Parents are always concerned about children watching videos. While most videos are purely entertaining, it is heartening to know that there is a lot of valuable content available as well. In this article, Dr. Robert Titzer a world renowned infant researcher, outlines 5 conditions that you must look for while choosing the appropriate videos for your child.
Whether or not toddlers should watch videos has been a controversial topic in part because of misleading news stories from a highly publicised study. Those stories stated that toddlers who watched many hours of TV learned very few words. However, this was only a part of the story. In the very same study, toddlers who watched television in smaller amounts knew more words than those who didn’t. This part of the story was rarely mentioned in any of the media reports. And this caused many parents to avoid videos that could help their toddlers learn language skills. Newer studies on toddlers watching videos indicate that content is extremely important. In other words, videos focussed on learning language skills with multi sensory elements are far more appropriate for your toddlers than others.
When a video is designed appropriately, it can provide multi sensory information to help toddlers learn. Some people state that infants should not watch videos because there is a “video deficit”. This means that infants don’t learn as much from watching a video as they do from a person. However, this depends on the concept being taught, what is on the video and other factors. For example, if a child is learning about an elephant, it is better to see an elephant in person than on a video. In person, the child can see, hear and smell the elephant. However, a video of an elephant can provide information about how an elephant moves or sounds elephants make that aren’t available in a photo. Drawings often don’t give accurate information about animals.
As an infant researcher, I made videos designed to teach my own children language skills. I did not want them to watch entertainment-based videos or even educational TV shows. I followed scientific principles about how babies learn language skills while making the videos. Here are the five conditions that I believe, can help you choose appropriate videos for your toddlers.
1. Valuable content
The videos should teach toddlers a skill with lasting value. Many videos only entertain children and they do not teach important information.
2. Multi sensory elements
The video must contain multi sensory elements that match. In other words, what the child sees and hears should go together logically. This is very important because they have thousands of new brain connections forming every second. Many of these new connections go from the visual cortex to the auditory cortex. Unfortunately, many videos play music that is not related to what is on the screen. While this may be entertaining, I strongly suggest avoiding such videos in the formative years. There are far better videos available for toddlers.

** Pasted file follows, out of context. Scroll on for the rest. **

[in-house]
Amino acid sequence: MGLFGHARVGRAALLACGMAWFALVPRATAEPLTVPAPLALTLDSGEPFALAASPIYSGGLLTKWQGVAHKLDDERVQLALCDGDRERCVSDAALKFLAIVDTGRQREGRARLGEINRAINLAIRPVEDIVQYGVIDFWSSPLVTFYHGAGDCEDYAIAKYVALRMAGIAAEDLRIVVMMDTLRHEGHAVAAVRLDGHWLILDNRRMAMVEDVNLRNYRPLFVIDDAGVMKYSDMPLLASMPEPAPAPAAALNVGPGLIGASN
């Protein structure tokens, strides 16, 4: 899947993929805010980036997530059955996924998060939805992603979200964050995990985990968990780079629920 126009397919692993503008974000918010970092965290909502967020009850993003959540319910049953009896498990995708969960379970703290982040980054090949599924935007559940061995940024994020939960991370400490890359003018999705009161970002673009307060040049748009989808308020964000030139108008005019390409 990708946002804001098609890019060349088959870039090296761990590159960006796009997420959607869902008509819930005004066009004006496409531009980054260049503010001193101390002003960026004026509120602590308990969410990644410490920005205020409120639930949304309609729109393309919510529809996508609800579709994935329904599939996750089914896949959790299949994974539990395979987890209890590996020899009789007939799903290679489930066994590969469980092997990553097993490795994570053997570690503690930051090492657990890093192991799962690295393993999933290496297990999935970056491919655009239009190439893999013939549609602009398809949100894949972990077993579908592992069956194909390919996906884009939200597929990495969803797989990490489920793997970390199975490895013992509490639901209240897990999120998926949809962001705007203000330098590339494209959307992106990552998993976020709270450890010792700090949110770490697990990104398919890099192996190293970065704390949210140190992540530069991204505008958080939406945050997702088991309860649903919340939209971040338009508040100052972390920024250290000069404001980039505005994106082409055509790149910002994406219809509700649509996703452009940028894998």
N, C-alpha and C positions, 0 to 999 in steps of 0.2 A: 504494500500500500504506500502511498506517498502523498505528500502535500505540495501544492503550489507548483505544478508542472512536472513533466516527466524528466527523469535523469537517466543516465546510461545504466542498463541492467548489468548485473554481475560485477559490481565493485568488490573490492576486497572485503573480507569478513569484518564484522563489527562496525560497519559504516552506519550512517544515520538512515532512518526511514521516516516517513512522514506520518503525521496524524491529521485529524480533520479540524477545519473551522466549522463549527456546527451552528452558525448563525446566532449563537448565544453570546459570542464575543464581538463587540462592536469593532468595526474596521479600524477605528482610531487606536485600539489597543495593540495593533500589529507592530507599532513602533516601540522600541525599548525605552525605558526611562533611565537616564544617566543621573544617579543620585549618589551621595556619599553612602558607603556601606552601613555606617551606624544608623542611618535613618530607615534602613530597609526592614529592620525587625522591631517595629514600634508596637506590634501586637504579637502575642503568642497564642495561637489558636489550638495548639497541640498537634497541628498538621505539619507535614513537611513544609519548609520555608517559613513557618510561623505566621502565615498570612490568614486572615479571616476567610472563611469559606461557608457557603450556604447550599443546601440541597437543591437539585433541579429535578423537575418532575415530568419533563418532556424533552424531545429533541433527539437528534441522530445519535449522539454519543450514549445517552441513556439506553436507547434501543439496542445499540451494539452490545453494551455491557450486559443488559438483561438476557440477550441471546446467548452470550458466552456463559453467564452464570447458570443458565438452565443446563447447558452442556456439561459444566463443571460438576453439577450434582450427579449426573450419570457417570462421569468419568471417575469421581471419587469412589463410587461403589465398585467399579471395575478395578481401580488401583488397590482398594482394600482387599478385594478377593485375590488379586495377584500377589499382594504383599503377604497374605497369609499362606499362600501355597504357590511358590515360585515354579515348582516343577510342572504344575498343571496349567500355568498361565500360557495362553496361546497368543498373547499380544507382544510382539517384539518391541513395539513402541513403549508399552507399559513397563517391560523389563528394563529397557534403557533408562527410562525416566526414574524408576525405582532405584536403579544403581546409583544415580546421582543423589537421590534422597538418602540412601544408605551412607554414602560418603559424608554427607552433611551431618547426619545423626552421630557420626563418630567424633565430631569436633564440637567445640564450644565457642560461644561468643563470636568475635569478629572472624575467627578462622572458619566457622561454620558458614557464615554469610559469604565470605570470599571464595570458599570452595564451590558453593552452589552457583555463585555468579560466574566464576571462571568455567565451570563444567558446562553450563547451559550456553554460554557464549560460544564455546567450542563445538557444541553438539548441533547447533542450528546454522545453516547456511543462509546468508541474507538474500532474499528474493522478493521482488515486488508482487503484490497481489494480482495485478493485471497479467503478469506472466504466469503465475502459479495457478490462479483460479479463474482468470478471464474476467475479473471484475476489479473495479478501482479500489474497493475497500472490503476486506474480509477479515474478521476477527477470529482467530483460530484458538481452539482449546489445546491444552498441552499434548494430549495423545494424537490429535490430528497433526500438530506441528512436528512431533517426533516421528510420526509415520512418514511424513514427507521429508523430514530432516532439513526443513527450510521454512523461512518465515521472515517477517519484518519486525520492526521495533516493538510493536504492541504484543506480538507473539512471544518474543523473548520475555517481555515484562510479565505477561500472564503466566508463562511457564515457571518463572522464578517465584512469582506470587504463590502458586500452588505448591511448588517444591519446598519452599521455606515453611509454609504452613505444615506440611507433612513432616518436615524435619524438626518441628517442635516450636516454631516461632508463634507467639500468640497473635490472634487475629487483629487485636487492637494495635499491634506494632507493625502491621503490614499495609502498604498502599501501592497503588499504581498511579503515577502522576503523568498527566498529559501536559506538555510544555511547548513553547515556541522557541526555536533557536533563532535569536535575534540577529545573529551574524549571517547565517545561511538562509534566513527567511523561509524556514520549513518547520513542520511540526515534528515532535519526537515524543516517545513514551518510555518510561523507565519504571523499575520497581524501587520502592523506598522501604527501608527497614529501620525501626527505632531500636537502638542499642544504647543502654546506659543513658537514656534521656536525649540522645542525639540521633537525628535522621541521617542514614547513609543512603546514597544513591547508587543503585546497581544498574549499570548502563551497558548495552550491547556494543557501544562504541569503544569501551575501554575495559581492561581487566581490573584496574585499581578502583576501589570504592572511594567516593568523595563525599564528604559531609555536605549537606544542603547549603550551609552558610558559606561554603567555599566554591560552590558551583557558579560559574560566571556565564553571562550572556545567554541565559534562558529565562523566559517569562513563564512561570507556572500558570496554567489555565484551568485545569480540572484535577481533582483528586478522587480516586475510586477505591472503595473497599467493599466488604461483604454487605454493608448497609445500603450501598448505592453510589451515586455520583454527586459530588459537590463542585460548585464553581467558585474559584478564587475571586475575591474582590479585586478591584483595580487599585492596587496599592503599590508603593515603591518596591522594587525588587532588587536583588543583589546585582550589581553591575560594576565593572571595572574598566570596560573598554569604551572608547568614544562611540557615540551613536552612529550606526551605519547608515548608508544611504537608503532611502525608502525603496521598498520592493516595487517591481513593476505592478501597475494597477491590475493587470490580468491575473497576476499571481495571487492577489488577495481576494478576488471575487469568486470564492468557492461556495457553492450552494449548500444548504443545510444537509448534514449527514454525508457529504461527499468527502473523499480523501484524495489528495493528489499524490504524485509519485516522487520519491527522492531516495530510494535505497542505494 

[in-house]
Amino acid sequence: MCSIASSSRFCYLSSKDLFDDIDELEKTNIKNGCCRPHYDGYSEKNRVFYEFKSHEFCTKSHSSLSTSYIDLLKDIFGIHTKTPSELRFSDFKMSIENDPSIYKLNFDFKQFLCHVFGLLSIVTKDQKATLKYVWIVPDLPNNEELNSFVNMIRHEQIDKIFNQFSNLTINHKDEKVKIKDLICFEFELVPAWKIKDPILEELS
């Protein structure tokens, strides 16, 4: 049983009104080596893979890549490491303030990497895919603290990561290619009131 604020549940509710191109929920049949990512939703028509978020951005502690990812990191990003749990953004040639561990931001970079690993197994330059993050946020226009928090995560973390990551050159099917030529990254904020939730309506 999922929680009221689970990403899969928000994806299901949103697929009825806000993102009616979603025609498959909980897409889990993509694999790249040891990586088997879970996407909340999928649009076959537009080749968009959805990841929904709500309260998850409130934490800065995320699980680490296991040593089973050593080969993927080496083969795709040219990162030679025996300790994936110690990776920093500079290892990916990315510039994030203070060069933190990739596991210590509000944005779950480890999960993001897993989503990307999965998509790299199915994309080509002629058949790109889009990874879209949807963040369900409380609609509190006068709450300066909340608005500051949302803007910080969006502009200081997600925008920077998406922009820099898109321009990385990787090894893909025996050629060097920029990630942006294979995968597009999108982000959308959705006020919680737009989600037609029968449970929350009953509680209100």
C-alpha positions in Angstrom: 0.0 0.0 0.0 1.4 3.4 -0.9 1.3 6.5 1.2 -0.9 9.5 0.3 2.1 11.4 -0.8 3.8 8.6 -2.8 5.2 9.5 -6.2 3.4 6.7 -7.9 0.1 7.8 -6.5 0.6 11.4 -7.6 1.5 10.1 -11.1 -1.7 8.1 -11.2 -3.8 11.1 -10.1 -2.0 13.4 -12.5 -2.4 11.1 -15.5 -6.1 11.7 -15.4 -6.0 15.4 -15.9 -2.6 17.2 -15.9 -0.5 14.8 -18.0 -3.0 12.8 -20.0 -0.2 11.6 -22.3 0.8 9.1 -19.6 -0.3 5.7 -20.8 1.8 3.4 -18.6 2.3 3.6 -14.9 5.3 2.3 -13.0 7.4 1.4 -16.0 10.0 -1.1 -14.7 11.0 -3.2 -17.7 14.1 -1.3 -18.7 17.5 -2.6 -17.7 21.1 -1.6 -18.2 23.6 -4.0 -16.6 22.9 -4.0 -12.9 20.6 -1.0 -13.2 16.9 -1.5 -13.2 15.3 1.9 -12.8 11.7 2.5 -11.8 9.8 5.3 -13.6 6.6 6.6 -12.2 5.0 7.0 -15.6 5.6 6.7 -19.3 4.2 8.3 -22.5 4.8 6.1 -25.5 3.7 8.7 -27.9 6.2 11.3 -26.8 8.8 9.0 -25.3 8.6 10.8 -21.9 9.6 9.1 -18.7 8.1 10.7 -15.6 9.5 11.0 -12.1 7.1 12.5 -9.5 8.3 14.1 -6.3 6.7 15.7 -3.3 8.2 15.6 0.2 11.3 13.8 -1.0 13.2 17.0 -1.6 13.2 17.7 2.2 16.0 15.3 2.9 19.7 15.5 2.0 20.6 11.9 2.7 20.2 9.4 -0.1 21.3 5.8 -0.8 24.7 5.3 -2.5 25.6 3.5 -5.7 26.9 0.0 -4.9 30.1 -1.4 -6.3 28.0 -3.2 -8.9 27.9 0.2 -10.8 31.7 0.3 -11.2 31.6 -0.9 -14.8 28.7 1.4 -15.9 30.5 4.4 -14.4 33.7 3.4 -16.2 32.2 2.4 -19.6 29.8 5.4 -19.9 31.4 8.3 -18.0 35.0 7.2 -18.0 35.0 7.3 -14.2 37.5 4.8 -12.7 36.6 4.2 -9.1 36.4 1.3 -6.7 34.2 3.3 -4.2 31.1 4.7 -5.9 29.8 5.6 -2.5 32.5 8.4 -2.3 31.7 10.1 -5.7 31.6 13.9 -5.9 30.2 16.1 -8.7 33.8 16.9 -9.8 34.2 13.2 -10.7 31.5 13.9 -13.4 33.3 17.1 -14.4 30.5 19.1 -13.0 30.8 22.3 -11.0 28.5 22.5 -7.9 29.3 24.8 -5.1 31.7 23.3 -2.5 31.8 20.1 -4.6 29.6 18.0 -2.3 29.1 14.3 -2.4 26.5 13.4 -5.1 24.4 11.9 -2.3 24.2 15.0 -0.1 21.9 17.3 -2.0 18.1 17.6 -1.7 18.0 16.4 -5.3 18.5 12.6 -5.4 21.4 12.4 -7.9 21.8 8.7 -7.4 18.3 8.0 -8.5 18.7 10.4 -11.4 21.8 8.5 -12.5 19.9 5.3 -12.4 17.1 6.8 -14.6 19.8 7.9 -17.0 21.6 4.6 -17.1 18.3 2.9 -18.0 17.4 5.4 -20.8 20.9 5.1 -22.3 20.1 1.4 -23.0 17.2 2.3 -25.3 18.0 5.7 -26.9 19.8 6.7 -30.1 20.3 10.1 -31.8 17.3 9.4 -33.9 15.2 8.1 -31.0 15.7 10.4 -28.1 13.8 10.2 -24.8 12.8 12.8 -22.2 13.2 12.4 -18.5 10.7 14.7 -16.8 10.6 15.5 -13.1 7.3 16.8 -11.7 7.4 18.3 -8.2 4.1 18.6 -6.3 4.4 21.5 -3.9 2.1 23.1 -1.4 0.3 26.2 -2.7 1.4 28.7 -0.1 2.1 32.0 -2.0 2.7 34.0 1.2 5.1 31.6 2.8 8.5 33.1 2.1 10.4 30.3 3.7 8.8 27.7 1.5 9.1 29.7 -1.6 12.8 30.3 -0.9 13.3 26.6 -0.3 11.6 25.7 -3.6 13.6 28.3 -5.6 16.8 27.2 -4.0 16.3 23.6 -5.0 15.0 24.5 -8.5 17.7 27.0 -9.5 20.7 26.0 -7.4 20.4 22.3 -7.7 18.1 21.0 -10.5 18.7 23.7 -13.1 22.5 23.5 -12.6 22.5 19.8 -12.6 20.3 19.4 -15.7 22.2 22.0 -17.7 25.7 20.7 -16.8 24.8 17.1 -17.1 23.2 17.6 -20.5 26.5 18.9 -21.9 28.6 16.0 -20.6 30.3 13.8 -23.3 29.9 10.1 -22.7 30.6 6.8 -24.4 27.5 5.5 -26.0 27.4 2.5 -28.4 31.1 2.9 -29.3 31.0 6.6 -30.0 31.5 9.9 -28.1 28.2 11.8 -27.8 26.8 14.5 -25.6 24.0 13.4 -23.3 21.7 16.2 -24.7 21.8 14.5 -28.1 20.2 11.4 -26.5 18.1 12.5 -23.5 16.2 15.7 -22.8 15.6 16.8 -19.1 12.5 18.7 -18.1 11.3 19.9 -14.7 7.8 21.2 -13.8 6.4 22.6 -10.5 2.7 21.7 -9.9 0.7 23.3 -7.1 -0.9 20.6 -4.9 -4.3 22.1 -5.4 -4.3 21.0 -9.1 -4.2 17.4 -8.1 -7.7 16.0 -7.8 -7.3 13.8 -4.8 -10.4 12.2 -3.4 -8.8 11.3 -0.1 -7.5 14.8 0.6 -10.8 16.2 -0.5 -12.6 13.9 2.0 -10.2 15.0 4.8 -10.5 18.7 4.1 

3. Spoken and written language
The videos should use spoken and written language. There is a window of opportunity for your child to learn language skills. The number of synaptic connections related to language acquisition peaks just before 11 months of age. A landmark study showed that the number of words spoken to a child by age 3 predicted the child’s vocabulary at age 11! Videos could teach some language skills (or other important skills such as math skills) when parents are not talking with the child.
4. Interactive rather than passive
The video should be interactive, not passive. Toddlers should be encouraged to say words, do physical actions, answer questions, sing, or somehow interact with the videos.
A video could be used when it is better than other options available to the parents. If you are busy and not providing verbal stimulation for your child, then an educational video may be a better option. This is true as long as tvideoshe first four conditions are met. If you are full of energy, then obviously it would be better for you to lovingly interact with your child. If you are tired, then you could sit with your baby and interact while you watch a video together.
Infant Researcher Dr. Robert Titzer will be returning to India in February 2019. He will be giving workshops to parents to demonstrate how to teach language skills. His techniques have been used by millions of families worldwide in Singapore, Hong Kong, the US and many other countries. If you wish to know more about the upcoming Early Learning Workshop or pre-register, click here.